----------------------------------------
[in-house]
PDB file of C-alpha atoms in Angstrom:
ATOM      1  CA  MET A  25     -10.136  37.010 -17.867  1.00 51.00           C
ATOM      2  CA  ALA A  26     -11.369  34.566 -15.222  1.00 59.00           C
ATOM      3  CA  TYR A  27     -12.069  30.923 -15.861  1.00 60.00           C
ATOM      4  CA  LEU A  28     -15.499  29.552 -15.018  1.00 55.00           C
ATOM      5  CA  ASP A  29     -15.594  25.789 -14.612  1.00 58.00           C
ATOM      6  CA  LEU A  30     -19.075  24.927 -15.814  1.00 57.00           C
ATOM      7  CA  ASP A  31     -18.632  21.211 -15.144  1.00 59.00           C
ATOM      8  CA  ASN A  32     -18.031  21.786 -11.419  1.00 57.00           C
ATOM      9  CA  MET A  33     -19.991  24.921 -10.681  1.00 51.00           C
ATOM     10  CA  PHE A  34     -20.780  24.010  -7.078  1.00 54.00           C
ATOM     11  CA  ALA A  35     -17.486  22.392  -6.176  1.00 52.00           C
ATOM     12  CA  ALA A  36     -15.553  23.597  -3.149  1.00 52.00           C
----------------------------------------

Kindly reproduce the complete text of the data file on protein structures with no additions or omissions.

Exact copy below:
[in-house]
PDB file of C-alpha atoms in Angstrom:
ATOM      1  CA  MET A  25     -10.136  37.010 -17.867  1.00 51.00           C
ATOM      2  CA  ALA A  26     -11.369  34.566 -15.222  1.00 59.00           C
ATOM      3  CA  TYR A  27     -12.069  30.923 -15.861  1.00 60.00           C
ATOM      4  CA  LEU A  28     -15.499  29.552 -15.018  1.00 55.00           C
ATOM      5  CA  ASP A  29     -15.594  25.789 -14.612  1.00 58.00           C
ATOM      6  CA  LEU A  30     -19.075  24.927 -15.814  1.00 57.00           C
ATOM      7  CA  ASP A  31     -18.632  21.211 -15.144  1.00 59.00           C
ATOM      8  CA  ASN A  32     -18.031  21.786 -11.419  1.00 57.00           C
ATOM      9  CA  MET A  33     -19.991  24.921 -10.681  1.00 51.00           C
ATOM     10  CA  PHE A  34     -20.780  24.010  -7.078  1.00 54.00           C
ATOM     11  CA  ALA A  35     -17.486  22.392  -6.176  1.00 52.00           C
ATOM     12  CA  ALA A  36     -15.553  23.597  -3.149  1.00 52.00           C